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Source: Newsday

Report: Bay Park sewage plant at bottom


Posted: October 31, 2011
Originally Published: October 31, 2011

With 119 violations in five years and a host of other perceived failings, Nassau's Bay Park sewage treatment plant ranked the lowest of 10 on Long Island in a new report card issued Monday by Citizens Campaign for the Environment.

The Farmingdale environmental advocacy group graded plants from Long Beach to Riverhead on violations, public notification procedures, energy efficiency measures, public education, and climate change adaptation. The rankings were based on state environmental data from 2005 through 2010, and questionnaires on plant operation and procedures.

"Sewage treatment facilities impact everything from our cost of living to our economy, our public health and our natural resources," said Adrienne Esposito, the group's executive director. "Unfortunately most of the time it's out of sight, out of mind. But the damage that it does is very real."

Sewage discharged to bays and harbors often contains nitrogen, which can harm marine life and trigger harmful algae blooms. Excessive bacteria levels from plants can sicken swimmers at nearby beaches, the group said. The report card called for more federal funding to repair aging sewage infrastructure, and said all plants needed to remove nitrogen and phase out the use of potentially harmful chlorine to disinfect sewage.

Of the 10 Long Island plants, the Town of Huntington's facility got the highest ranking: an A+. It had the lowest number of violations -- 13 over five years -- but also fared well because of energy efficiency measures and the town's support of public notification in cause of violations.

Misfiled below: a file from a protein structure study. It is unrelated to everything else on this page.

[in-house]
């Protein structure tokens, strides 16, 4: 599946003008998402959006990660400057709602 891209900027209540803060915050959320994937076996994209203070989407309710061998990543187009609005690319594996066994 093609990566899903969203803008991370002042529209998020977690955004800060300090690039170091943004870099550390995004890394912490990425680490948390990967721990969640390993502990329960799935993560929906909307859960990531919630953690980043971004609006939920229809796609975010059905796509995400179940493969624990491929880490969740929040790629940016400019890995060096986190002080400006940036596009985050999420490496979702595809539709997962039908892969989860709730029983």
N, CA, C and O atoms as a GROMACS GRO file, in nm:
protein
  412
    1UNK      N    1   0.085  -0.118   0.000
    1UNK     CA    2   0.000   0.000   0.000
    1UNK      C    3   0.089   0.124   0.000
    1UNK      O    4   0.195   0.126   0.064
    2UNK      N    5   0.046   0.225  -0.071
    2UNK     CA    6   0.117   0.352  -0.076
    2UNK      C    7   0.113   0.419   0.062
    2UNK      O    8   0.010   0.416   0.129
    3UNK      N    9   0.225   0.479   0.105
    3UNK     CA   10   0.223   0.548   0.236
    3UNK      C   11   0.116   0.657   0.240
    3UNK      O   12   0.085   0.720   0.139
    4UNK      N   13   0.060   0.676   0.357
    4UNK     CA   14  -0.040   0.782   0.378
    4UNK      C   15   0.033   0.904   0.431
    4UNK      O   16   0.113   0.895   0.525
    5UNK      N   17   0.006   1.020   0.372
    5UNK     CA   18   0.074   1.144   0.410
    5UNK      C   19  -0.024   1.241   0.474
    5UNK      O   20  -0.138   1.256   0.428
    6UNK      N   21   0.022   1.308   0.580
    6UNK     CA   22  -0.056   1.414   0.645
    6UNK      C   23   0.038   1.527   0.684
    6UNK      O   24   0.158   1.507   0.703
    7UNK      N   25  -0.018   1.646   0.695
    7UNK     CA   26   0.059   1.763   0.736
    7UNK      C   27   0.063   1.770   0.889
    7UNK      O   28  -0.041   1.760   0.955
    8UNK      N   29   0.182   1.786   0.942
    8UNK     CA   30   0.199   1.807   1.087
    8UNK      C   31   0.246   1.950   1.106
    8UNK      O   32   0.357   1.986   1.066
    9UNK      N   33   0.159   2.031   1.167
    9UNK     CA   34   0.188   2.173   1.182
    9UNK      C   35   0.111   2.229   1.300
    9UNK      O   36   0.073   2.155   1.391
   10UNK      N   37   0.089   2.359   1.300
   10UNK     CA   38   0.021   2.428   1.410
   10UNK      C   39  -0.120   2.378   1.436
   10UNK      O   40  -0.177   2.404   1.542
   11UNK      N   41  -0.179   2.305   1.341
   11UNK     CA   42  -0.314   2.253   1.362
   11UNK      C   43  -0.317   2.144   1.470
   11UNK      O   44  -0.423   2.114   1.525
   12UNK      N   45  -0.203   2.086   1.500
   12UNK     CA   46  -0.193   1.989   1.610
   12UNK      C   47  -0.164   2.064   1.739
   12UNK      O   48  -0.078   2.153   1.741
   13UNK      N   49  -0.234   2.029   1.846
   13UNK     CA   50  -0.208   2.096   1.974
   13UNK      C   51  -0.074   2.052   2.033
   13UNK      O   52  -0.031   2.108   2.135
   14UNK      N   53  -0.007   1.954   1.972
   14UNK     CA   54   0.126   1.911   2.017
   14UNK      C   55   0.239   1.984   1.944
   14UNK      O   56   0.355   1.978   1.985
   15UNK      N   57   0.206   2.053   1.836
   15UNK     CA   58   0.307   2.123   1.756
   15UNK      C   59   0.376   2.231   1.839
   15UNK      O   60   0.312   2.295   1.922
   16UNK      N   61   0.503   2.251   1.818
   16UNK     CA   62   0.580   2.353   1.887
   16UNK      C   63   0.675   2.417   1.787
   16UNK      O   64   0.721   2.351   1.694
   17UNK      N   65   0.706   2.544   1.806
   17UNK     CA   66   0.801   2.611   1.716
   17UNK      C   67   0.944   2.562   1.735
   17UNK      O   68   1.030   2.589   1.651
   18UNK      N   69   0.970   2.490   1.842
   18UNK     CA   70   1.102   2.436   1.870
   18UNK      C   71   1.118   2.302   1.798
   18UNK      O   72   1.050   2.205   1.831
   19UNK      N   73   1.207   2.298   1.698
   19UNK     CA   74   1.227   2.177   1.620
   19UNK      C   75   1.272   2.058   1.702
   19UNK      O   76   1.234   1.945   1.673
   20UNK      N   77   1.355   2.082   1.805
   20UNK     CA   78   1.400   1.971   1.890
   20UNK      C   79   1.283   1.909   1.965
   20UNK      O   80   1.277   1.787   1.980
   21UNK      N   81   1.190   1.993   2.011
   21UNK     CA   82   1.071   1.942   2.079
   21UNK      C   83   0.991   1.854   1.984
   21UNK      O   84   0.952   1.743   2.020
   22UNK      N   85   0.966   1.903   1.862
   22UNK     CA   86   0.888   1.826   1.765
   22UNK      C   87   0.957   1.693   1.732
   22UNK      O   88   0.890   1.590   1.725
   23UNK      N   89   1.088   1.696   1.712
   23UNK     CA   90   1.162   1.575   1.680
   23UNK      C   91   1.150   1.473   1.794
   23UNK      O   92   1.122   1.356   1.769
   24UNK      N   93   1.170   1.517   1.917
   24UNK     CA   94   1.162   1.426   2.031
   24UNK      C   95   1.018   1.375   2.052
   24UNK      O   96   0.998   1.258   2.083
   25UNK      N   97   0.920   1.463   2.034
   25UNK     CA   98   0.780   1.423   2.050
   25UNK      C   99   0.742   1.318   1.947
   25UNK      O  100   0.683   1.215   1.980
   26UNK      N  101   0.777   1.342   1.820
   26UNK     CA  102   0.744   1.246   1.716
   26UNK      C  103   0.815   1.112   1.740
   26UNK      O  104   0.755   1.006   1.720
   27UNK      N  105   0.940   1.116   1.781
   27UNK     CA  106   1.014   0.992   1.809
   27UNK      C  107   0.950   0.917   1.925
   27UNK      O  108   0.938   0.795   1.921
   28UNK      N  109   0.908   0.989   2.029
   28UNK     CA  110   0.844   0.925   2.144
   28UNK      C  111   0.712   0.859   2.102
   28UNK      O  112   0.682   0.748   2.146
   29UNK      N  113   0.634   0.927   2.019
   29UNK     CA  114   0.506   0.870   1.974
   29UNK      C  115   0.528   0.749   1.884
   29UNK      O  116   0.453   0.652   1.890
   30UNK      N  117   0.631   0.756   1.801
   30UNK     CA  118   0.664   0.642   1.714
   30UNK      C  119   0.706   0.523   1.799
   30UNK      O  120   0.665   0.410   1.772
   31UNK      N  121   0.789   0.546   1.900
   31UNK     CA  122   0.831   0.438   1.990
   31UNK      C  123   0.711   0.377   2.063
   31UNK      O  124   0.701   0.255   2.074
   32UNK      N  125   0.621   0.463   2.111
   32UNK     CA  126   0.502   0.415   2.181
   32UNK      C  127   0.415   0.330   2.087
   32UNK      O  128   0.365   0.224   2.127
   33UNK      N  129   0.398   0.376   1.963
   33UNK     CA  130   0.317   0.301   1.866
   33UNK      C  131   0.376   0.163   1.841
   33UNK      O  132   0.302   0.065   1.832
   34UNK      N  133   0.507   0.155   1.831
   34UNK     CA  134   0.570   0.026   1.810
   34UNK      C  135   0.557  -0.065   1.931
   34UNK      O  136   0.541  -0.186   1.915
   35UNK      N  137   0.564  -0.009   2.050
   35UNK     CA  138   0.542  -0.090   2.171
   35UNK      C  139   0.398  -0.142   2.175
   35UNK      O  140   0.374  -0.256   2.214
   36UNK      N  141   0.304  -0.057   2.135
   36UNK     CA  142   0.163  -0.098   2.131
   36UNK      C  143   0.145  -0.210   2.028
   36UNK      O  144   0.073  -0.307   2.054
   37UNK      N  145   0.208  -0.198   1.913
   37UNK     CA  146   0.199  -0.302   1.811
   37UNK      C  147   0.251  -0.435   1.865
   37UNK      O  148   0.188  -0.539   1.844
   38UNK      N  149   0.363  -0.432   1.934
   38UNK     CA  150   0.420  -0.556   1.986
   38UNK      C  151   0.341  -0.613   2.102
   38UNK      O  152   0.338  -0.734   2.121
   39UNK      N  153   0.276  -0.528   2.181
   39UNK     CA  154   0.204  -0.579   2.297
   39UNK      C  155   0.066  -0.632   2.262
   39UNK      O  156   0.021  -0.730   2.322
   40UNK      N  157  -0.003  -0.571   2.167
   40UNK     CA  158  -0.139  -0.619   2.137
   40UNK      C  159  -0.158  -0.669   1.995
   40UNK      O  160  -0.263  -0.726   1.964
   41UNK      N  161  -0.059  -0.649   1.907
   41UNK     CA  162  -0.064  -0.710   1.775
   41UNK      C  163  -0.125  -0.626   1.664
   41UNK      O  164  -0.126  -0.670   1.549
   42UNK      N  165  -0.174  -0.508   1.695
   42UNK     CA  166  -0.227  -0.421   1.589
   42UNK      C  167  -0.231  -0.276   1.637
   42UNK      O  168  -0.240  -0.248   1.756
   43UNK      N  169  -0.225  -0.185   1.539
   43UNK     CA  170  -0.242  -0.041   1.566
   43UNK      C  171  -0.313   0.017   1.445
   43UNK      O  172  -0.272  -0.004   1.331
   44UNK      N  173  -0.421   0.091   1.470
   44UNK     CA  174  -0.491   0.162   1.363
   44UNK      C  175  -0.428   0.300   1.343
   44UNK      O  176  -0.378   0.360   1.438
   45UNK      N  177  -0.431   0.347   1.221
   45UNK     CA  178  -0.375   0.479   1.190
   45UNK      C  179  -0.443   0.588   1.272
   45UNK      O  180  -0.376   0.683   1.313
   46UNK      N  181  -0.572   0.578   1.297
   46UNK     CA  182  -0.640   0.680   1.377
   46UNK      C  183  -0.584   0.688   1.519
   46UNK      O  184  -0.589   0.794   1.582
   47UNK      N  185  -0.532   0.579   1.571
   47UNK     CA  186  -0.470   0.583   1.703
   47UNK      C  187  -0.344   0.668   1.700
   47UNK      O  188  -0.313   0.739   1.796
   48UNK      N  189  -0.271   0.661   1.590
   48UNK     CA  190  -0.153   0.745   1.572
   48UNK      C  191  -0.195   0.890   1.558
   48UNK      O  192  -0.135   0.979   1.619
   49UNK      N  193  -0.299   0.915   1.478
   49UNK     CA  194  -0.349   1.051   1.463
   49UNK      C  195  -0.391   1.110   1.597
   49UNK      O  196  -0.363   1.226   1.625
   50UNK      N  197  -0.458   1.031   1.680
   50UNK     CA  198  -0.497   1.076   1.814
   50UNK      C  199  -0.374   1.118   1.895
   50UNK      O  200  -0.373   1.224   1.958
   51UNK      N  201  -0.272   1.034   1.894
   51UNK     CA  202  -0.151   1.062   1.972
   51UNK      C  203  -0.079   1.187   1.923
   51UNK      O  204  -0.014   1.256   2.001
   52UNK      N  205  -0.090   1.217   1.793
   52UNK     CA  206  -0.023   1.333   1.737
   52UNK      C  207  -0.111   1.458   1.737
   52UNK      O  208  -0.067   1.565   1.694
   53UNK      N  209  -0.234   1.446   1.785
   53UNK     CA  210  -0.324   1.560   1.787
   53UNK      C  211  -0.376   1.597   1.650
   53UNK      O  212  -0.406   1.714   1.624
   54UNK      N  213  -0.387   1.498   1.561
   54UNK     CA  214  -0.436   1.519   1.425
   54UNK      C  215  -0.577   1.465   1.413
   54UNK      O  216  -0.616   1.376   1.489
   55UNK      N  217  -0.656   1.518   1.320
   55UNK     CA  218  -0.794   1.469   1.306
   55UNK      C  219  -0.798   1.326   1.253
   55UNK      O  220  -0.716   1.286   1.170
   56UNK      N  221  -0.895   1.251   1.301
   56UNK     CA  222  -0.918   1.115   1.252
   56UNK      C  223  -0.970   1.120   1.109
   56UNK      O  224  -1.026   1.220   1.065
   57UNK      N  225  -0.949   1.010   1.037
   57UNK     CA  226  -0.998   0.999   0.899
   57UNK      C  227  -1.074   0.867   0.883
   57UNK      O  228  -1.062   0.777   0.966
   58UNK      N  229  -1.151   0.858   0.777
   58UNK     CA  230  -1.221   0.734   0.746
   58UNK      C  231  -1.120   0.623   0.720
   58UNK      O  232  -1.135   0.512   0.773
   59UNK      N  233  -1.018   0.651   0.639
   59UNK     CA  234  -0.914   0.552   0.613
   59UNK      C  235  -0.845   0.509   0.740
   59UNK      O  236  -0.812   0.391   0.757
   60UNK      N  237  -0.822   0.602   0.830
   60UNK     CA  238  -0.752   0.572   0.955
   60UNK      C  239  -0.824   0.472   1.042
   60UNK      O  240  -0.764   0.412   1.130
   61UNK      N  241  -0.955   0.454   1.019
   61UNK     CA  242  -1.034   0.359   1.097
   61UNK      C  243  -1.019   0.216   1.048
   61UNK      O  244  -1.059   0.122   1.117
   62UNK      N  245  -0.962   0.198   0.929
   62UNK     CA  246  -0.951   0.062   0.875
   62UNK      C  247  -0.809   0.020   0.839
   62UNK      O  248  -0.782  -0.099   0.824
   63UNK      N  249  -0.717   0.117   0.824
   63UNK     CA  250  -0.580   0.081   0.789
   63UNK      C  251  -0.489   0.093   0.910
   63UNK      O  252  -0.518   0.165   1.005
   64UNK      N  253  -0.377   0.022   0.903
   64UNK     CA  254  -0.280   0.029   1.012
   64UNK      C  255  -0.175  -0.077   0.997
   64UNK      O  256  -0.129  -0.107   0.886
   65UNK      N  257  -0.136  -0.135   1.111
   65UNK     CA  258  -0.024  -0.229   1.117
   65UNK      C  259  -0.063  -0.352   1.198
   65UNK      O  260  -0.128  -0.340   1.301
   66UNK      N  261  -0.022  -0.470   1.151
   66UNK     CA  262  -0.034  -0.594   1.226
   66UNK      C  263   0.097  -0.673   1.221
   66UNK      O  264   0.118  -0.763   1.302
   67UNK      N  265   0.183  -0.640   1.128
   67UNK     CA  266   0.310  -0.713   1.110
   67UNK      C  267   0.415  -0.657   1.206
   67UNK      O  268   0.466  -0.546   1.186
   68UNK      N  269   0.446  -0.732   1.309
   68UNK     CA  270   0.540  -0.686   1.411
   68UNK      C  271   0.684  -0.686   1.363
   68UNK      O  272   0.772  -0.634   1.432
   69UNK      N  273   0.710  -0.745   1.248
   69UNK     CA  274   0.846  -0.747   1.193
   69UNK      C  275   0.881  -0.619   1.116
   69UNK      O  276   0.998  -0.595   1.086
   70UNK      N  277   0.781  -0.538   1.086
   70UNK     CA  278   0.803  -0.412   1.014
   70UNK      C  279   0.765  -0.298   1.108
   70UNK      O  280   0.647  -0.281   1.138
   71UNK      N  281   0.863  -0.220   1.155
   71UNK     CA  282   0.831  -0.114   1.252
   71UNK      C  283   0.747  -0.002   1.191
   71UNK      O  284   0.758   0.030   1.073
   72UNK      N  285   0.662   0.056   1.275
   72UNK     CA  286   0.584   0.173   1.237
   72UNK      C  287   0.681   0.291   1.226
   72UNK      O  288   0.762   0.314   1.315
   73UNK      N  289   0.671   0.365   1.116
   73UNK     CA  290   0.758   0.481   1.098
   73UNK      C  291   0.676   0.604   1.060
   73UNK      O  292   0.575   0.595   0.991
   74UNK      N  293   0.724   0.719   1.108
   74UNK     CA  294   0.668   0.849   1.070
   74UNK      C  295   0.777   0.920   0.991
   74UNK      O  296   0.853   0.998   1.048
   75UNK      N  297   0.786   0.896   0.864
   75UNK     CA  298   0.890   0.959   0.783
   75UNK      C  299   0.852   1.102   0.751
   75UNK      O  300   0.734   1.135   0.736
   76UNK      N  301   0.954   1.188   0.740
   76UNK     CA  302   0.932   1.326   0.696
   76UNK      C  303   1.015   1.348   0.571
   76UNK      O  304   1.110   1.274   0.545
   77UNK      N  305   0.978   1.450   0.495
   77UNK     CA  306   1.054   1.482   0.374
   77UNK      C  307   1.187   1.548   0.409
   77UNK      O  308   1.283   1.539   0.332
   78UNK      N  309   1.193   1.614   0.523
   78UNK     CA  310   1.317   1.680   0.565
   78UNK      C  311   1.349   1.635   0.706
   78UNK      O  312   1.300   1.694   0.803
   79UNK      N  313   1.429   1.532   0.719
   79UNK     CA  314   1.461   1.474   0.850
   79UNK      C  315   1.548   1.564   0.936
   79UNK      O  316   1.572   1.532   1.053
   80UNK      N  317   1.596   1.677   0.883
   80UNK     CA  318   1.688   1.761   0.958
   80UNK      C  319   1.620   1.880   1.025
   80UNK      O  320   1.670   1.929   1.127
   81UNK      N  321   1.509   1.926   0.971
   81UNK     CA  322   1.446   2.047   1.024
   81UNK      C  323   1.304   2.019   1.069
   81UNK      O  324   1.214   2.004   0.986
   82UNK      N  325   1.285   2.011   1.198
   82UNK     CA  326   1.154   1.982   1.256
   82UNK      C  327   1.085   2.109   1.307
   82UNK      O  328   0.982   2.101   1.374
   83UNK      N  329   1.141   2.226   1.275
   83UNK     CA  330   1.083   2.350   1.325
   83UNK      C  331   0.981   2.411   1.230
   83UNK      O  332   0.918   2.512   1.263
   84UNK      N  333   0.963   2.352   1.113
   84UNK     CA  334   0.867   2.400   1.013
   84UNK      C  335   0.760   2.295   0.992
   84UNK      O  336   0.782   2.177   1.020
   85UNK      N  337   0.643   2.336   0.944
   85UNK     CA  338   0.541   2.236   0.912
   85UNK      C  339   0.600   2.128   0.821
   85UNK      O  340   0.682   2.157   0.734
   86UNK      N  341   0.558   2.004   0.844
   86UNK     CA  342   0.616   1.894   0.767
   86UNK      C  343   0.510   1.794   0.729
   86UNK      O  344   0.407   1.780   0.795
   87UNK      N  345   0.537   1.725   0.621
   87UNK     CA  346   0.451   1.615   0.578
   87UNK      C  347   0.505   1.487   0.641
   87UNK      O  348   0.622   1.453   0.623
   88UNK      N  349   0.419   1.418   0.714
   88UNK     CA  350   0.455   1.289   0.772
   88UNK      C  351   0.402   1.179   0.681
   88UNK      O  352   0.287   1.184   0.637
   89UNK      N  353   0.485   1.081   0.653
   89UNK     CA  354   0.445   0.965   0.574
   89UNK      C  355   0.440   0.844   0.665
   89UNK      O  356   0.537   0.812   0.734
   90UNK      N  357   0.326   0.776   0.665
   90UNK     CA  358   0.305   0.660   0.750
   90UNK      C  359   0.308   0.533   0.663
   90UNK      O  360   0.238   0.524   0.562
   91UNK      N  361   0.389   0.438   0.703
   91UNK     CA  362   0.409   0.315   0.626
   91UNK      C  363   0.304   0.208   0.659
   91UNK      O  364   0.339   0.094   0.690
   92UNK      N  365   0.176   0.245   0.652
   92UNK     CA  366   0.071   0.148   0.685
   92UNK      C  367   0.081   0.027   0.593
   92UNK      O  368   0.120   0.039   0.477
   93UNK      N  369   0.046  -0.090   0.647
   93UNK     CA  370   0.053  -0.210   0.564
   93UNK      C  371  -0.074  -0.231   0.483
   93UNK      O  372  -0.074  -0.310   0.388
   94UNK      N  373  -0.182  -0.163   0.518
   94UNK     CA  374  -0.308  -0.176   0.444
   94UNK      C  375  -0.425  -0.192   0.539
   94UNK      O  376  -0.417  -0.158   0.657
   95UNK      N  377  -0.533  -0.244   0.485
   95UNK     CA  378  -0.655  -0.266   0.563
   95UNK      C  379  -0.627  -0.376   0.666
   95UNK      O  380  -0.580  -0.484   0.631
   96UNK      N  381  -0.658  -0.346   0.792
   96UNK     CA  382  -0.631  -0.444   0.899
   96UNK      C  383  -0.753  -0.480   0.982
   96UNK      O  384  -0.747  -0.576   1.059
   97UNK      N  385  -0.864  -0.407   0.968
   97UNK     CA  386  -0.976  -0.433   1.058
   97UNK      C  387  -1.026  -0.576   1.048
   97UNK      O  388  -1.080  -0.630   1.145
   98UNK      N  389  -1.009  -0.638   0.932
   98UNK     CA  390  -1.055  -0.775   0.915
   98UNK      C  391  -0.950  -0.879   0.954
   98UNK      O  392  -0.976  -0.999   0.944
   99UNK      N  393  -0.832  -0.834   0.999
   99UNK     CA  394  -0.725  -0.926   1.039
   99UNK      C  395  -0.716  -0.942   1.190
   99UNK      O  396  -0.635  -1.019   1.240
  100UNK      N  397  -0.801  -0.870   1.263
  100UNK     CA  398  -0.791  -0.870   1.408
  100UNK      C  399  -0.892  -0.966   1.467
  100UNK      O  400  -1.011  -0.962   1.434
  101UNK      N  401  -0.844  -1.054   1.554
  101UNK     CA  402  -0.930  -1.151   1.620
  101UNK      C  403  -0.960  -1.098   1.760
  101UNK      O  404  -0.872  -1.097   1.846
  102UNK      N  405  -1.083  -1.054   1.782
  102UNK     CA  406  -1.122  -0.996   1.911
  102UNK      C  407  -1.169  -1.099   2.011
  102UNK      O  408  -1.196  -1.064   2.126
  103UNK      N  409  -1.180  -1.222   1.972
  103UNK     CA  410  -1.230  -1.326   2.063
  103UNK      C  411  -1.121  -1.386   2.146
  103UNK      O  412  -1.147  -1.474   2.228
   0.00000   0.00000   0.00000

Bay Park had company at the bottom of the rankings. Facilities in Long Beach and Stony Brook also earned Ds.

Despite having the most violations of any plant, Nassau's Cedar Creek facility got a C grade. Its rank was buoyed in part by efforts to control stormwater with "green infrastructure" such as artificial wetlands and permeable pavement that soaks up runoff.

Nassau County Executive Edward Mangano blamed most of the problems at the Bay Park plant on the what he called neglect by the previous administration.

"Since taking office in 2010, my administration has invested tens of millions of dollars in preventative [sic] maintenance and repairs," Mangano said in a statement. "As a result of major management and operational changes, the plant's negative impact on our environment and community has been mitigated."

Mangano said the report underscored the need for privatization of Nassau's sewage plant, saying that would improve performance.

Suffolk officials did not immediately respond to requests for comment on the performance of the Stony Brook and Port Jefferson plants, which ranked third and fourth from the bottom, respectively.


1. Huntington -- A+

2. Bergen Point -- B+

3. Patchogue -- B

4. Riverhead -- B

5. Glen Cove -- C+

6. Cedar Creek -- C

7. Port Jefferson -- C

8. Stony Brook -- D

9. Long Beach -- D

10. Bay Park -- D